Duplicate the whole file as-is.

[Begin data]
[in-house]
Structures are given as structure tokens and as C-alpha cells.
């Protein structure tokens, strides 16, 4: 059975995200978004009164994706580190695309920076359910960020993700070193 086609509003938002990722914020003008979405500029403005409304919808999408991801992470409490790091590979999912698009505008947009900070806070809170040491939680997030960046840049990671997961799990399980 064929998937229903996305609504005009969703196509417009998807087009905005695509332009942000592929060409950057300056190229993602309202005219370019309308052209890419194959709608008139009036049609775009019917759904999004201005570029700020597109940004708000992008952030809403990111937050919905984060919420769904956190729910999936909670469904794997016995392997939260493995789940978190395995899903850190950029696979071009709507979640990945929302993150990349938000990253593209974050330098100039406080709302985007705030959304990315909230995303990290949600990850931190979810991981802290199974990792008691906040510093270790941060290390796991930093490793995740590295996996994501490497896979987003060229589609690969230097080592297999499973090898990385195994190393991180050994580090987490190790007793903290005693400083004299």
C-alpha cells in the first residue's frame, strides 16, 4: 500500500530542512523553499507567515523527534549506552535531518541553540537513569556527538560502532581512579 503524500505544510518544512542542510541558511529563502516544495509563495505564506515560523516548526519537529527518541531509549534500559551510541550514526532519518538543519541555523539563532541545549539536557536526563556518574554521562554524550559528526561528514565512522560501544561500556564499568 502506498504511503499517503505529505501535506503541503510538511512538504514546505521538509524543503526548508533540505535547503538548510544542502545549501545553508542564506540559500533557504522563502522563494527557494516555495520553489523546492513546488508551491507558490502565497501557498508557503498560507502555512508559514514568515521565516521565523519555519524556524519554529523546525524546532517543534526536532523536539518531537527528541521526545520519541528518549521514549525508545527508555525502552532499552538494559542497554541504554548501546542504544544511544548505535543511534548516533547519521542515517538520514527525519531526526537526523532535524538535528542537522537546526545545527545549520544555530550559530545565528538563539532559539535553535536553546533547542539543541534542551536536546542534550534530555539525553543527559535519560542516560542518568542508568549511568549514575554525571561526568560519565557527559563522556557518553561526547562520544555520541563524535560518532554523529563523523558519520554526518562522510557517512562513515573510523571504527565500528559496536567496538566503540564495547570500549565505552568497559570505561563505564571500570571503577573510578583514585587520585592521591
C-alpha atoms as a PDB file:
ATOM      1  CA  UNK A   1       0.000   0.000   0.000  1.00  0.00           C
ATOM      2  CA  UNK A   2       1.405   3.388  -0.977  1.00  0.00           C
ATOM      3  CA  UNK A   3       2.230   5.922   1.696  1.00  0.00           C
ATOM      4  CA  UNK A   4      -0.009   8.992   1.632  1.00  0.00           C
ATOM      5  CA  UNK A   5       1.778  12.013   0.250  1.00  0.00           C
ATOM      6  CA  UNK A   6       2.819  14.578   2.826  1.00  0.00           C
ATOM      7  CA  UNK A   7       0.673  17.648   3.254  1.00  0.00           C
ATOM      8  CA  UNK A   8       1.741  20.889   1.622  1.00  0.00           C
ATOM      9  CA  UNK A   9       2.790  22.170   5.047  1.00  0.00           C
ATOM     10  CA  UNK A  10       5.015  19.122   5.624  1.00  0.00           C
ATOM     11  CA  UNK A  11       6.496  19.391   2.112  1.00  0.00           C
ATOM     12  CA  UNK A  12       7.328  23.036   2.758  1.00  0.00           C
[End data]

[in-house]
Structures are given as structure tokens and as C-alpha cells.
């Protein structure tokens, strides 16, 4: 059975995200978004009164994706580190695309920076359910960020993700070193 086609509003938002990722914020003008979405500029403005409304919808999408991801992470409490790091590979999912698009505008947009900070806070809170040491939680997030960046840049990671997961799990399980 064929998937229903996305609504005009969703196509417009998807087009905005695509332009942000592929060409950057300056190229993602309202005219370019309308052209890419194959709608008139009036049609775009019917759904999004201005570029700020597109940004708000992008952030809403990111937050919905984060919420769904956190729910999936909670469904794997016995392997939260493995789940978190395995899903850190950029696979071009709507979640990945929302993150990349938000990253593209974050330098100039406080709302985007705030959304990315909230995303990290949600990850931190979810991981802290199974990792008691906040510093270790941060290390796991930093490793995740590295996996994501490497896979987003060229589609690969230097080592297999499973090898990385195994190393991180050994580090987490190790007793903290005693400083004299």
C-alpha cells in the first residue's frame, strides 16, 4: 500500500530542512523553499507567515523527534549506552535531518541553540537513569556527538560502532581512579 503524500505544510518544512542542510541558511529563502516544495509563495505564506515560523516548526519537529527518541531509549534500559551510541550514526532519518538543519541555523539563532541545549539536557536526563556518574554521562554524550559528526561528514565512522560501544561500556564499568 502506498504511503499517503505529505501535506503541503510538511512538504514546505521538509524543503526548508533540505535547503538548510544542502545549501545553508542564506540559500533557504522563502522563494527557494516555495520553489523546492513546488508551491507558490502565497501557498508557503498560507502555512508559514514568515521565516521565523519555519524556524519554529523546525524546532517543534526536532523536539518531537527528541521526545520519541528518549521514549525508545527508555525502552532499552538494559542497554541504554548501546542504544544511544548505535543511534548516533547519521542515517538520514527525519531526526537526523532535524538535528542537522537546526545545527545549520544555530550559530545565528538563539532559539535553535536553546533547542539543541534542551536536546542534550534530555539525553543527559535519560542516560542518568542508568549511568549514575554525571561526568560519565557527559563522556557518553561526547562520544555520541563524535560518532554523529563523523558519520554526518562522510557517512562513515573510523571504527565500528559496536567496538566503540564495547570500549565505552568497559570505561563505564571500570571503577573510578583514585587520585592521591
C-alpha atoms as a PDB file:
ATOM      1  CA  UNK A   1       0.000   0.000   0.000  1.00  0.00           C
ATOM      2  CA  UNK A   2       1.405   3.388  -0.977  1.00  0.00           C
ATOM      3  CA  UNK A   3       2.230   5.922   1.696  1.00  0.00           C
ATOM      4  CA  UNK A   4      -0.009   8.992   1.632  1.00  0.00           C
ATOM      5  CA  UNK A   5       1.778  12.013   0.250  1.00  0.00           C
ATOM      6  CA  UNK A   6       2.819  14.578   2.826  1.00  0.00           C
ATOM      7  CA  UNK A   7       0.673  17.648   3.254  1.00  0.00           C
ATOM      8  CA  UNK A   8       1.741  20.889   1.622  1.00  0.00           C
ATOM      9  CA  UNK A   9       2.790  22.170   5.047  1.00  0.00           C
ATOM     10  CA  UNK A  10       5.015  19.122   5.624  1.00  0.00           C
ATOM     11  CA  UNK A  11       6.496  19.391   2.112  1.00  0.00           C
ATOM     12  CA  UNK A  12       7.328  23.036   2.758  1.00  0.00           C